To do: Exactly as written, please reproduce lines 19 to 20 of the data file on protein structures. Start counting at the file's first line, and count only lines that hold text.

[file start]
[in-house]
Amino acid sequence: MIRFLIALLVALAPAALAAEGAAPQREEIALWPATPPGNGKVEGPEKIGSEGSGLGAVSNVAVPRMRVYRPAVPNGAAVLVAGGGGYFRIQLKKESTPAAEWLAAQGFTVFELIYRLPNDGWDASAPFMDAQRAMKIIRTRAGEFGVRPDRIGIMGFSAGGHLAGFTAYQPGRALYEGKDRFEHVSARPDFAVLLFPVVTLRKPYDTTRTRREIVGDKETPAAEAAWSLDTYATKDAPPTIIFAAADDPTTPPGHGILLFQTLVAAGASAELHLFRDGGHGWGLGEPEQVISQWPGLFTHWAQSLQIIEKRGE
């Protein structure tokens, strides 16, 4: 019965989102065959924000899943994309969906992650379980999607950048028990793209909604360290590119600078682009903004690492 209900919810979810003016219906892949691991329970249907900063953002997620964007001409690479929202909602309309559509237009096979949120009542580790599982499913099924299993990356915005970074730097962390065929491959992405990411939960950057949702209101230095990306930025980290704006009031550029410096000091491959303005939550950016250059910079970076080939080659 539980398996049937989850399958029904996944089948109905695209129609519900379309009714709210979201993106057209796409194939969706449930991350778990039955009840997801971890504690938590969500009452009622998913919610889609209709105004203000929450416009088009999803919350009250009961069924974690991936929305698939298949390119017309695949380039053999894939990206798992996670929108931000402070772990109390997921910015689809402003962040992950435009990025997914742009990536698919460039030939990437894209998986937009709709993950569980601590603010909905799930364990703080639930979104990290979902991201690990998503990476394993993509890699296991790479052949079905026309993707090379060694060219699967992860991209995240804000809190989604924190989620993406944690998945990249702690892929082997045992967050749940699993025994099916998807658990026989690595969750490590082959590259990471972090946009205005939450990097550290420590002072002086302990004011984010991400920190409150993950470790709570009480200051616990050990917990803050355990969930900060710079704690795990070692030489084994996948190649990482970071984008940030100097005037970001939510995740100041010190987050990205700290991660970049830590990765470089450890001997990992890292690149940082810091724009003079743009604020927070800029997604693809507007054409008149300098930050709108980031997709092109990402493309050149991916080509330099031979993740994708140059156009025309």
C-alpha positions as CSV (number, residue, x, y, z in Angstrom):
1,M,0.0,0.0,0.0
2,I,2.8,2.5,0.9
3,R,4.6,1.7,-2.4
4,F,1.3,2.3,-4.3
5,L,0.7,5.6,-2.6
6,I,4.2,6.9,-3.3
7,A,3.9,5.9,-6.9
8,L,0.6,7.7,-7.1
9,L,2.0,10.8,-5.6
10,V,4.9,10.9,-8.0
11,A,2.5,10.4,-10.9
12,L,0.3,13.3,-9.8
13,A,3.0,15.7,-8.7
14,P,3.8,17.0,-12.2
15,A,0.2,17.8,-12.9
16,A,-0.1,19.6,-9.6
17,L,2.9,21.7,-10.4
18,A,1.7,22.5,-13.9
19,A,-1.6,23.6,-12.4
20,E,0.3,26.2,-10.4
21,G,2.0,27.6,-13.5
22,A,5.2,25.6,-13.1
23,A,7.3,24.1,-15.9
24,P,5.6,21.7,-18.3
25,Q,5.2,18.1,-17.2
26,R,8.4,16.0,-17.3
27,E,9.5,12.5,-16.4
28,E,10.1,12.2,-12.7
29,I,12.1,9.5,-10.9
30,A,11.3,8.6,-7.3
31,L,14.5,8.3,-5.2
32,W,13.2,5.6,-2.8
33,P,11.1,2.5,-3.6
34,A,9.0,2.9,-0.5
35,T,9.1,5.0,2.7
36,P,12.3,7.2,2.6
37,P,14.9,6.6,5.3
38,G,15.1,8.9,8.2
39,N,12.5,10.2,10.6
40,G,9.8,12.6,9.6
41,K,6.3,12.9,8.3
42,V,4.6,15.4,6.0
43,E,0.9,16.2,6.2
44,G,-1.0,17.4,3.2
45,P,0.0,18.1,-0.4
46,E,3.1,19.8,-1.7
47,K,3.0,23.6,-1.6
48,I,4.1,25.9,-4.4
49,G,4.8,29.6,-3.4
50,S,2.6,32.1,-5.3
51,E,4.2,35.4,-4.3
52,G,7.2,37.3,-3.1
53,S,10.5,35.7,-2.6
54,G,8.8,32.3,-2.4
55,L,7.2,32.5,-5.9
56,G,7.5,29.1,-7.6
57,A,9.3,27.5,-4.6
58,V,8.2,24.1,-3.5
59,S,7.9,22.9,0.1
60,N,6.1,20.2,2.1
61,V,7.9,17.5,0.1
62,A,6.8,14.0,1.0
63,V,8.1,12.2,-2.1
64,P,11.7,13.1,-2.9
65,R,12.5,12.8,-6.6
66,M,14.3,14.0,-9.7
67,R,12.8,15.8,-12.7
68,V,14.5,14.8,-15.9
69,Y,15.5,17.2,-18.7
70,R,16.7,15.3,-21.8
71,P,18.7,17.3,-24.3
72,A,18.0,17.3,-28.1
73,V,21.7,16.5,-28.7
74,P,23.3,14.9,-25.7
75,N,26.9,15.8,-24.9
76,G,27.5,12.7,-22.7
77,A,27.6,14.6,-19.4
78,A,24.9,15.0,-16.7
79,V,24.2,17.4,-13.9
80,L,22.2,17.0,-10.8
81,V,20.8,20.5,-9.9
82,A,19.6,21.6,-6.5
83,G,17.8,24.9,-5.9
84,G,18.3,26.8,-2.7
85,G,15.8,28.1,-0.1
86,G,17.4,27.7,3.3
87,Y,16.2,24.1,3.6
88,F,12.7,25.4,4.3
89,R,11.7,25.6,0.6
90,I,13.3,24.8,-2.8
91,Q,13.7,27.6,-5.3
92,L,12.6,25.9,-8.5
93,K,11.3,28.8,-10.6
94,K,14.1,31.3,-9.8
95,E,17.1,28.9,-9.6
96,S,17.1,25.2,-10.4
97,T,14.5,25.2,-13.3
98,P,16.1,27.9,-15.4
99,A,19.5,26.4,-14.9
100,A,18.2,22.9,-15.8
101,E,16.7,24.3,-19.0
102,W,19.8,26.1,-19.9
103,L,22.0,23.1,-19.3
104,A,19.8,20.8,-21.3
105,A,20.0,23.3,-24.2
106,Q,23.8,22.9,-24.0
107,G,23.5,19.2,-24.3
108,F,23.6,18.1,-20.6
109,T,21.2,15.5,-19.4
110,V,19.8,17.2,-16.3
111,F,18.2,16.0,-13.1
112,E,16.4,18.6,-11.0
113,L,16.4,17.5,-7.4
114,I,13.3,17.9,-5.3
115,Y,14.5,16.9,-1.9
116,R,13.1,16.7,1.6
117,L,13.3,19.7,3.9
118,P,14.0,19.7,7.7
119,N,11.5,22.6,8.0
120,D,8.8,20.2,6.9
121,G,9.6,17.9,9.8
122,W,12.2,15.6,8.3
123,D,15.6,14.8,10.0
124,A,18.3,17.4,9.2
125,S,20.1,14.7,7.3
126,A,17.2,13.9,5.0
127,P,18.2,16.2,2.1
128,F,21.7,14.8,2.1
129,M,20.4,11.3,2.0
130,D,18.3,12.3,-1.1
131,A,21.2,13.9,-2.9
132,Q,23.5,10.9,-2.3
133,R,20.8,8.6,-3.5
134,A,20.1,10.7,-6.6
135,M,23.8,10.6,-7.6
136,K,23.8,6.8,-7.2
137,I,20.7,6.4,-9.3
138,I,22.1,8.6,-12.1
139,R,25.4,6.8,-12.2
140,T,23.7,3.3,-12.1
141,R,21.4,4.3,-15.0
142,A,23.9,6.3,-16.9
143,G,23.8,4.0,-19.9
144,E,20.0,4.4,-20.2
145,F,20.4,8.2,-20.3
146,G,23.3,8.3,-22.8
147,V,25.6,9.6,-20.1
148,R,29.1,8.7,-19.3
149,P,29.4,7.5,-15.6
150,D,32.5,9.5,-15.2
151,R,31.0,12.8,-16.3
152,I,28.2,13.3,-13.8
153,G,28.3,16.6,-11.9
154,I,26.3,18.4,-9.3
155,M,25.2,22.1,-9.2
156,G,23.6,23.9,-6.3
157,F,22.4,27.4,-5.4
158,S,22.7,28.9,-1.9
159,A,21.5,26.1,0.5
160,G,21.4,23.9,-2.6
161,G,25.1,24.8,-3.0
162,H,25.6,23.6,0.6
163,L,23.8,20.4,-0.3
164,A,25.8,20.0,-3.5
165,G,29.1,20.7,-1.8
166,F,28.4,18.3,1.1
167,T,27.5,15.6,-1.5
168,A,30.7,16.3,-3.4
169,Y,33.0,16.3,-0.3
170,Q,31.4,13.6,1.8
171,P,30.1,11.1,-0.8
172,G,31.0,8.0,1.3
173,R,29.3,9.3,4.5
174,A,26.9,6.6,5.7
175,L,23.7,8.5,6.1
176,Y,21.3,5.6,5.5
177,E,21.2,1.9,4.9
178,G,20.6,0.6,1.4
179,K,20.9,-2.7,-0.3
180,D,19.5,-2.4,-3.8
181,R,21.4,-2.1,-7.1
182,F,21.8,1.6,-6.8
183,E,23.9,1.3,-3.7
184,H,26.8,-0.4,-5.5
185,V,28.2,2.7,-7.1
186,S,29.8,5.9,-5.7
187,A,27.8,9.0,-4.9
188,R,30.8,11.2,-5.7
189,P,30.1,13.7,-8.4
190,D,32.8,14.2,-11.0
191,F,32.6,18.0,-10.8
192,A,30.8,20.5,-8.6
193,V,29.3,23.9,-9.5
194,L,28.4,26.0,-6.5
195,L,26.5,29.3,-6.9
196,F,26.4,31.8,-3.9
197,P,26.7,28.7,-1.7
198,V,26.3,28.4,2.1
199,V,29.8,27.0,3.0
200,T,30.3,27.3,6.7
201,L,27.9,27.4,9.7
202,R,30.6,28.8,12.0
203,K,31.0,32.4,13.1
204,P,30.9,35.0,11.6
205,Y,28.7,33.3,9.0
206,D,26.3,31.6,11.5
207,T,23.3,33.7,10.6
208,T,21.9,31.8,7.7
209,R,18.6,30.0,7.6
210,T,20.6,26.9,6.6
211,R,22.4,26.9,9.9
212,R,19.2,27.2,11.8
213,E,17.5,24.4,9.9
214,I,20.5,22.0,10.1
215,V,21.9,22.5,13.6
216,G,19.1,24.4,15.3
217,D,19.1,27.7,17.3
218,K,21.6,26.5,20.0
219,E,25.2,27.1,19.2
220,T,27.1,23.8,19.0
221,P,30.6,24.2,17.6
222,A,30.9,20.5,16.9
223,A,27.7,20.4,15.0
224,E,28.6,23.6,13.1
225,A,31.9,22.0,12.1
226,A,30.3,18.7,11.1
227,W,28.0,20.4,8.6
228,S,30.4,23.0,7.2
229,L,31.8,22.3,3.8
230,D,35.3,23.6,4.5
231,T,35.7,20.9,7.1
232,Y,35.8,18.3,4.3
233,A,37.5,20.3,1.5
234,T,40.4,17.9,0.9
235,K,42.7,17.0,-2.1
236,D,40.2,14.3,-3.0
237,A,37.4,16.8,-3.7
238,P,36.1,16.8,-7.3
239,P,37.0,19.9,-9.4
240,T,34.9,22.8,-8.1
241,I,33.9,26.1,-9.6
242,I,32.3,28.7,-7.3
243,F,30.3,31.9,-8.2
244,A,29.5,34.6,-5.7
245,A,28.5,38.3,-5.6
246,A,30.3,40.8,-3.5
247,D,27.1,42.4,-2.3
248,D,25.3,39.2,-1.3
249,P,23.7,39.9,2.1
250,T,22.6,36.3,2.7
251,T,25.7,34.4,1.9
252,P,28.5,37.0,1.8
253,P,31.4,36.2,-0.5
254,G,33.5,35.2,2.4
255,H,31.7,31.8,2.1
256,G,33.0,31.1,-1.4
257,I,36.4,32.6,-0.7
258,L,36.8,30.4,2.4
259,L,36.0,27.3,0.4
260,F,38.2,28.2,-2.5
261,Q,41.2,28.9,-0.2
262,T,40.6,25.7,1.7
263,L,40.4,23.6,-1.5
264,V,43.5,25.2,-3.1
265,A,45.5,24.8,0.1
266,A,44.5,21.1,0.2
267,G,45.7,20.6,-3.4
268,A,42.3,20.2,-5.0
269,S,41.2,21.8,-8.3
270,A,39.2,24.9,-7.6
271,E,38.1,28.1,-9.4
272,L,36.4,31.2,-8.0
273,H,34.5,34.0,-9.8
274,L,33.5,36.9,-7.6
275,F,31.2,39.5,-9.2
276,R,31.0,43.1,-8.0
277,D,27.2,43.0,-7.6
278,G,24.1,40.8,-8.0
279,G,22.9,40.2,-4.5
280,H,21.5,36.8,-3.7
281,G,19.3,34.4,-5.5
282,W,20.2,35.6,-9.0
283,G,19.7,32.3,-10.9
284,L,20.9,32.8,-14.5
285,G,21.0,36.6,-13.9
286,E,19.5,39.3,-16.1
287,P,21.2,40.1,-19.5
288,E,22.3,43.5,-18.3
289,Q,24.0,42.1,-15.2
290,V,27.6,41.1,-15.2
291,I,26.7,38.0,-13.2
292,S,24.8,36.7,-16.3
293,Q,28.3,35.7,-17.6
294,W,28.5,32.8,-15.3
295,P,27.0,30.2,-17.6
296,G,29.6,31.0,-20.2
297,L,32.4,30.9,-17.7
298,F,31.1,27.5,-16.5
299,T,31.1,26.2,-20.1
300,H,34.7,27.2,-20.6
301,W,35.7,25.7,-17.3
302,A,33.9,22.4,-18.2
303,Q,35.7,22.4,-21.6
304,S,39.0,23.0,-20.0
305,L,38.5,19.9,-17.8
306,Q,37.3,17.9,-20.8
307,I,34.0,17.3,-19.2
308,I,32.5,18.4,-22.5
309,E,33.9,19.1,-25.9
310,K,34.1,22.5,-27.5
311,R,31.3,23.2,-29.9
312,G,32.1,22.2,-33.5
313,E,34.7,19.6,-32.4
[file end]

15,A,0.2,17.8,-12.9
16,A,-0.1,19.6,-9.6